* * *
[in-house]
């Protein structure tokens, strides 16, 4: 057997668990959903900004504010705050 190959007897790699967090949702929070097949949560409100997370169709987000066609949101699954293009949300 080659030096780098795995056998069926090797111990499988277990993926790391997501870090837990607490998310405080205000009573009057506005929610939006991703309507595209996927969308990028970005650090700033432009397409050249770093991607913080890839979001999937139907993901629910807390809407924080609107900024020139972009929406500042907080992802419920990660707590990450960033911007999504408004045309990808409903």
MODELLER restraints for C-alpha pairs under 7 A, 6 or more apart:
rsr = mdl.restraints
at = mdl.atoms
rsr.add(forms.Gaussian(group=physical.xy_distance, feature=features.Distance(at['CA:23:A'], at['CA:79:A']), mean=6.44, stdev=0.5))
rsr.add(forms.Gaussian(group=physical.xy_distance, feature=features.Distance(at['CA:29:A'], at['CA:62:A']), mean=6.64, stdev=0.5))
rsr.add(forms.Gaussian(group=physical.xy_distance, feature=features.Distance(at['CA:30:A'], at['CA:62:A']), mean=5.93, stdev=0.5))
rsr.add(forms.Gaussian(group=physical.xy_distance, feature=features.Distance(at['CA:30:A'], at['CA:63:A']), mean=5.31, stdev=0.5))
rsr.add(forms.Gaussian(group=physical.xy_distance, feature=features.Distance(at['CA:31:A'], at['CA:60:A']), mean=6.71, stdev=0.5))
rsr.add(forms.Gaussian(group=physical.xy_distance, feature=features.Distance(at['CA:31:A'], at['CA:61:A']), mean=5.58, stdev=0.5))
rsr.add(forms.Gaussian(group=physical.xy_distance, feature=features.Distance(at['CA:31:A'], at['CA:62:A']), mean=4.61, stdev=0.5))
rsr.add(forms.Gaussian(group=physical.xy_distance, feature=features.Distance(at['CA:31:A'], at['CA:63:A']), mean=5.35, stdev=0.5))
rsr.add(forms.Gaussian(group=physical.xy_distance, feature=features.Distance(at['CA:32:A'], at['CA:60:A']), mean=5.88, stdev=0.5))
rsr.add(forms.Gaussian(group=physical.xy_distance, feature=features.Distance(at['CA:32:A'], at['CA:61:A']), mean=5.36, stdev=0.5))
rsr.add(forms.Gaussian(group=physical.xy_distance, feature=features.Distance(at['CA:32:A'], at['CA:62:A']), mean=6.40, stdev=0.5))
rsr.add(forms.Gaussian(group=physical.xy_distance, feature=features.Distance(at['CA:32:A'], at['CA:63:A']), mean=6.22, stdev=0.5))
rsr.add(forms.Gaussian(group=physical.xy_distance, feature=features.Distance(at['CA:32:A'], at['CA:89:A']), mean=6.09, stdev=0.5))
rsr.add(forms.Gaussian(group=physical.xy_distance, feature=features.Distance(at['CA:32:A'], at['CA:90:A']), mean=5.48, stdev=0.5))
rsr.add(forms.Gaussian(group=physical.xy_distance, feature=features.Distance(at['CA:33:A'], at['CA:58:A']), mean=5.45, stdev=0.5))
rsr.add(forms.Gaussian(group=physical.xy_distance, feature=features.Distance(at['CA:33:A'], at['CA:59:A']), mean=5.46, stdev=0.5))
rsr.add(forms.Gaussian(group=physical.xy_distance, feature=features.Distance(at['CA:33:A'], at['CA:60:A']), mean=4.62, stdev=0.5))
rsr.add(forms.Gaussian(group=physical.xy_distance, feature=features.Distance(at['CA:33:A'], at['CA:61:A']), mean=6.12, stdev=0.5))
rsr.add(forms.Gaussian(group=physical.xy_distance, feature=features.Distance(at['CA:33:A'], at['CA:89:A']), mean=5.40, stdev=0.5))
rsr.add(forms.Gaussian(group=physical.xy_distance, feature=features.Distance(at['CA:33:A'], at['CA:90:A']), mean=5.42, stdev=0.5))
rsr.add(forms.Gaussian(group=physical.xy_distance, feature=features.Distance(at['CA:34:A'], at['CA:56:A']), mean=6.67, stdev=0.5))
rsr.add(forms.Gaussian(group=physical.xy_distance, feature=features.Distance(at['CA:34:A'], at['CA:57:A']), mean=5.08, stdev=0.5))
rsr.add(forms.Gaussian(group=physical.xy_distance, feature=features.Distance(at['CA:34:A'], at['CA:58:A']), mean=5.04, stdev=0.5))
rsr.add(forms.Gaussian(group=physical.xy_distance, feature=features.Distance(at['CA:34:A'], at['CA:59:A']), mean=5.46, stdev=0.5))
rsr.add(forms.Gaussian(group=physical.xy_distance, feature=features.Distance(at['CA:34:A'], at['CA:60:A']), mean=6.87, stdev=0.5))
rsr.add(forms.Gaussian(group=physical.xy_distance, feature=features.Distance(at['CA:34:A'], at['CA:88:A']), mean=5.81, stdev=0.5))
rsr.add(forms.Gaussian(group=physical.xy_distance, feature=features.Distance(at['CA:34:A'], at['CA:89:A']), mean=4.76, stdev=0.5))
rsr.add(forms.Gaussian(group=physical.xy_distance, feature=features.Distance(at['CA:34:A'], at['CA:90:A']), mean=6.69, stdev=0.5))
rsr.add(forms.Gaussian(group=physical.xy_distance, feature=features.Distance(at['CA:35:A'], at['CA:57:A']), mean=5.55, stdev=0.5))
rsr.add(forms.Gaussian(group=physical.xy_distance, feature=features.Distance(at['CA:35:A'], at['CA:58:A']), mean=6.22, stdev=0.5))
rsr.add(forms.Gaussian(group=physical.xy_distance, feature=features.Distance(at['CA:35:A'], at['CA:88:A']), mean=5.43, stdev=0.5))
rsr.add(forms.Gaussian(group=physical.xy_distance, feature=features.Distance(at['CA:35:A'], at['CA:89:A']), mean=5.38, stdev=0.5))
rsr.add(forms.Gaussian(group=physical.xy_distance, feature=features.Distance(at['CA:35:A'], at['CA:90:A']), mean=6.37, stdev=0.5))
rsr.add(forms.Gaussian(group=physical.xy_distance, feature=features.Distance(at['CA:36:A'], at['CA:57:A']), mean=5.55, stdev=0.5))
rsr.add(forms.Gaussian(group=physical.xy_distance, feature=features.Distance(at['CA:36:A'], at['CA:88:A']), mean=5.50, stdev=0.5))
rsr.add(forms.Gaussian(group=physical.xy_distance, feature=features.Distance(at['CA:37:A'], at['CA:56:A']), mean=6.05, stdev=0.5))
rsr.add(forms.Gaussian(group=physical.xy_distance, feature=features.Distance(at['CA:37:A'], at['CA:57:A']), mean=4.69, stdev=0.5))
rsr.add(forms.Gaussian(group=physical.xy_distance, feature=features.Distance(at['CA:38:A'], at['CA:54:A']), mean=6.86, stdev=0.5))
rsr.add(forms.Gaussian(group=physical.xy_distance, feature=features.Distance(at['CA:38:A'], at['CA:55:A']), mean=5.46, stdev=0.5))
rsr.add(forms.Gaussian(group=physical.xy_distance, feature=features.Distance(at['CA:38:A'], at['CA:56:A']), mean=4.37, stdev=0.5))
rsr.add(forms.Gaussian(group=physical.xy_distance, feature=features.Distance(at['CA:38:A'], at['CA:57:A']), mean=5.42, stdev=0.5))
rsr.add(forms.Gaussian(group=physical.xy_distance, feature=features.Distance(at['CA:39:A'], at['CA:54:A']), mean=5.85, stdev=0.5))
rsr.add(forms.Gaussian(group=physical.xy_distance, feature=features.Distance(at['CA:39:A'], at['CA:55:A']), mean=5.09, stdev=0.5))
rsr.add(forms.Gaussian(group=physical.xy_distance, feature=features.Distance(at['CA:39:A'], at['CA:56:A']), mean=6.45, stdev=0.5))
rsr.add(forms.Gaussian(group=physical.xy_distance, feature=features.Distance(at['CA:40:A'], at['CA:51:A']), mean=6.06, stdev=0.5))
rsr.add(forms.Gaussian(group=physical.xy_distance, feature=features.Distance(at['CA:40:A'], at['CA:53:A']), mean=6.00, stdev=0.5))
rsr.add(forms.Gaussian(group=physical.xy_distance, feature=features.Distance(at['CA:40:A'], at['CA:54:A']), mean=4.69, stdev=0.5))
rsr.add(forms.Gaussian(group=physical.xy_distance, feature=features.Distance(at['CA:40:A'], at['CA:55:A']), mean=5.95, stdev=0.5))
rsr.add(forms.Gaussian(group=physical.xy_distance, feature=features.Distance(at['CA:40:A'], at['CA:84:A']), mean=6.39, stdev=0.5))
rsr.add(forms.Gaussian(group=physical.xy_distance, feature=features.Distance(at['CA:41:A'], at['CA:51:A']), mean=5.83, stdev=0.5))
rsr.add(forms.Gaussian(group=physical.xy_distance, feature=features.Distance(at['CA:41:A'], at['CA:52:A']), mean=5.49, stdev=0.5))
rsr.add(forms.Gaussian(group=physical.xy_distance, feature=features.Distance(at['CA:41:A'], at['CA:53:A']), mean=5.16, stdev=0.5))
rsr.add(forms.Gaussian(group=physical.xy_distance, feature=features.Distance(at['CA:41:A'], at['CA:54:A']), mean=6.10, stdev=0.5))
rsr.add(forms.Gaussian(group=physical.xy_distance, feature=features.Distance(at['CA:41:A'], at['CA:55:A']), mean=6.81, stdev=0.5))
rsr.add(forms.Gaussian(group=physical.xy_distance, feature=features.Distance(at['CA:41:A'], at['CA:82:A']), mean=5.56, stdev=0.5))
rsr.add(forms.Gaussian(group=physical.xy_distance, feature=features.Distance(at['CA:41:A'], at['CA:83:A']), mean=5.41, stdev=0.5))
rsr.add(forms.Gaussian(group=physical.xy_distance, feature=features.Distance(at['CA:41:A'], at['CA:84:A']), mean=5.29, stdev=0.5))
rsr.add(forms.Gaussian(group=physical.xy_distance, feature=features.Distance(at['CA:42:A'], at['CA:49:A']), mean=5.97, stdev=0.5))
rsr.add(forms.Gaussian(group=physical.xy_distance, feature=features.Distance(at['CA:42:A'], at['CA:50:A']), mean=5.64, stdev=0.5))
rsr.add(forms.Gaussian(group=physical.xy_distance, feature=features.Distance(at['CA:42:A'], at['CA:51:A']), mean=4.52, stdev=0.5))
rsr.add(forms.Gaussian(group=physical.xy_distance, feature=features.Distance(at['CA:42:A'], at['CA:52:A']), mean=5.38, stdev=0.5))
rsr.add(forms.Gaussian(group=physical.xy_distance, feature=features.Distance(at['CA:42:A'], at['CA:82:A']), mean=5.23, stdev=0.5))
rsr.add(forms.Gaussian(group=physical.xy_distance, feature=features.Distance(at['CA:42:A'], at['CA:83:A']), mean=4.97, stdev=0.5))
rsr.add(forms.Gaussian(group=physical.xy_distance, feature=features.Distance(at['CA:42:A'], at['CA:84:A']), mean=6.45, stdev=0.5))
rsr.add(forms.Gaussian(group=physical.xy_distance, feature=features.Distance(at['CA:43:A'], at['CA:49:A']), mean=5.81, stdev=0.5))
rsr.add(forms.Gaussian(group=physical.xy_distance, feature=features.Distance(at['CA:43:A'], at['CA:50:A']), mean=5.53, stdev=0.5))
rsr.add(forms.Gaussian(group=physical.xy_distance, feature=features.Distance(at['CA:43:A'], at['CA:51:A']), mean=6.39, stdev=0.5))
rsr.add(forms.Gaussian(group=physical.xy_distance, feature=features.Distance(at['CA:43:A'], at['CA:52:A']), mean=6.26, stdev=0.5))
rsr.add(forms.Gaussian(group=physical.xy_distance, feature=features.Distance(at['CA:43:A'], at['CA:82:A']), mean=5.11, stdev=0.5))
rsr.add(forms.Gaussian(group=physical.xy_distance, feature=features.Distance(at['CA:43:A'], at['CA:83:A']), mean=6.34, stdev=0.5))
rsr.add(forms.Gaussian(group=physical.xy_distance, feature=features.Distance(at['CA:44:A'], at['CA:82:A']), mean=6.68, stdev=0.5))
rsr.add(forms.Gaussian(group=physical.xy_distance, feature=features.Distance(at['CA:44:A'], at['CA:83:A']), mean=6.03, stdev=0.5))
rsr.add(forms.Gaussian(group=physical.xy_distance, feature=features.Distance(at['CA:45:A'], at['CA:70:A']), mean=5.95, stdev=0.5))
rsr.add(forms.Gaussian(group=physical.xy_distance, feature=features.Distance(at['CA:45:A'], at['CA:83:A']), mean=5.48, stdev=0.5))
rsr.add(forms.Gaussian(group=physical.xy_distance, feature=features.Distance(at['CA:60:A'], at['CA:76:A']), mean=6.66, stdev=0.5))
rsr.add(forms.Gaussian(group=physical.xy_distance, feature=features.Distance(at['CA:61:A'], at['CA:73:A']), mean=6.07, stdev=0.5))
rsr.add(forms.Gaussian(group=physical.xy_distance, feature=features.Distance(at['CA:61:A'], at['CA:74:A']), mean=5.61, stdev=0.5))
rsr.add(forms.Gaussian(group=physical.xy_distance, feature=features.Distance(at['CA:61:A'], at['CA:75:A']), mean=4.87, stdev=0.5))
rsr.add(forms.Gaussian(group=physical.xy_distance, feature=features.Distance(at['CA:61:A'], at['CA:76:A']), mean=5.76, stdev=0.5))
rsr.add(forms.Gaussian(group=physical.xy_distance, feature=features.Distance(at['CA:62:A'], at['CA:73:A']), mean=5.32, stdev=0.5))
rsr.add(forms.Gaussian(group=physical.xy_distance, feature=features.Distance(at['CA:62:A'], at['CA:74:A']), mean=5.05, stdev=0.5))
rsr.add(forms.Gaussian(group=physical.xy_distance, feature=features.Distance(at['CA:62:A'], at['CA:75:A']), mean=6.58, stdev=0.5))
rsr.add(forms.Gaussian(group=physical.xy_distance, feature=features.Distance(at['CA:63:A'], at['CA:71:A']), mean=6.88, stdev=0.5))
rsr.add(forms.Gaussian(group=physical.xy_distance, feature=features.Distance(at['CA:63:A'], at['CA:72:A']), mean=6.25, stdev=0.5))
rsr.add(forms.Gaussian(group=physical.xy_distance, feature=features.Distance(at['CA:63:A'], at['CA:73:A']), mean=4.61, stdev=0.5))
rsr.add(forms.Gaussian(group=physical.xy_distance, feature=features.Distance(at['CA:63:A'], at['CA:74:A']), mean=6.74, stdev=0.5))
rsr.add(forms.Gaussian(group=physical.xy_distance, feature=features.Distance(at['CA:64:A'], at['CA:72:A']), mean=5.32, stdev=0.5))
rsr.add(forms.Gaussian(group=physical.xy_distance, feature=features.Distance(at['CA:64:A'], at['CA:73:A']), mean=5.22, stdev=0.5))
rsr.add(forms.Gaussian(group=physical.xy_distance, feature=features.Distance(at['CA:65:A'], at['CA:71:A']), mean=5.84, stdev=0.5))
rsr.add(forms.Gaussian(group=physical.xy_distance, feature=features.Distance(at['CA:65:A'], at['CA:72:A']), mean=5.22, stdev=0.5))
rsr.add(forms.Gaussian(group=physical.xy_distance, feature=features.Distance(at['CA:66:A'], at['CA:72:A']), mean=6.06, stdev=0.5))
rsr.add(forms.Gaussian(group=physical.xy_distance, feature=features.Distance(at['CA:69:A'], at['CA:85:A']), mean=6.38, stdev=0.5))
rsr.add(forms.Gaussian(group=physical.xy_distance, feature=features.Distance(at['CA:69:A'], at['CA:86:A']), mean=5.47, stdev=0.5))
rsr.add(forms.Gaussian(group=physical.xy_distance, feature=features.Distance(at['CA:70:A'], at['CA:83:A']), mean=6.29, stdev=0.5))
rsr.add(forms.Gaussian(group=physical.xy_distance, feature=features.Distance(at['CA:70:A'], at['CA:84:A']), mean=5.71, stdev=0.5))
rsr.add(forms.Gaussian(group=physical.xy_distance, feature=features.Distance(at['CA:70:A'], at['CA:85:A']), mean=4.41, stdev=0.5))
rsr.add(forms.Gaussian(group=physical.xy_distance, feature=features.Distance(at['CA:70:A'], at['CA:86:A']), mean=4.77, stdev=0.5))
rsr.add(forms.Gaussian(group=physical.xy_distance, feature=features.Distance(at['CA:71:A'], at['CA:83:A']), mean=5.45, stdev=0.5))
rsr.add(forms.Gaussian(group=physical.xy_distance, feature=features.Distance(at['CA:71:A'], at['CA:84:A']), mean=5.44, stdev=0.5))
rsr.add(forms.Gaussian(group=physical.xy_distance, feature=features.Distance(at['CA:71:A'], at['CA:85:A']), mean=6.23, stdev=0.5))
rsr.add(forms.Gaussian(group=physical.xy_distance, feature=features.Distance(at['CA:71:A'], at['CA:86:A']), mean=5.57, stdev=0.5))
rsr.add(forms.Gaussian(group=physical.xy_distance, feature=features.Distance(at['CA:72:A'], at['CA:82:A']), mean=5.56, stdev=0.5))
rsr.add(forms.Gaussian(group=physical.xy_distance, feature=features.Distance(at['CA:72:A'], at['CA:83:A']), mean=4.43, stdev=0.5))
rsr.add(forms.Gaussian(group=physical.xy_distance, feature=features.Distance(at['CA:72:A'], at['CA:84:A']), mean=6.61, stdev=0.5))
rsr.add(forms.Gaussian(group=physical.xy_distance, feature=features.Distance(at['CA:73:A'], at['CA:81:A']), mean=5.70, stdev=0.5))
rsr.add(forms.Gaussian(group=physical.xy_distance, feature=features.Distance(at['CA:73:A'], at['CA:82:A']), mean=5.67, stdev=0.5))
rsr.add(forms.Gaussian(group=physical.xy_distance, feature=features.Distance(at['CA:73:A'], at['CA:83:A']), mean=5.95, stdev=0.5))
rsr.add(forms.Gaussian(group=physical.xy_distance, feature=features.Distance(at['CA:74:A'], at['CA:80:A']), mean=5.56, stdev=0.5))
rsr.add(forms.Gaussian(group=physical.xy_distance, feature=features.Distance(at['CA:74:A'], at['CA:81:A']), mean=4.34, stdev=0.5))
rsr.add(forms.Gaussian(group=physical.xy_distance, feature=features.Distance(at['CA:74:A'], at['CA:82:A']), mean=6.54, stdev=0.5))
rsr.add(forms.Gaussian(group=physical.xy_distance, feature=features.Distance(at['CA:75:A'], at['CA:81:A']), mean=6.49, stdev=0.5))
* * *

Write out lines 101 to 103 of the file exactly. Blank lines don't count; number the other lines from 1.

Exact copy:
rsr.add(forms.Gaussian(group=physical.xy_distance, feature=features.Distance(at['CA:70:A'], at['CA:85:A']), mean=4.41, stdev=0.5))
rsr.add(forms.Gaussian(group=physical.xy_distance, feature=features.Distance(at['CA:70:A'], at['CA:86:A']), mean=4.77, stdev=0.5))
rsr.add(forms.Gaussian(group=physical.xy_distance, feature=features.Distance(at['CA:71:A'], at['CA:83:A']), mean=5.45, stdev=0.5))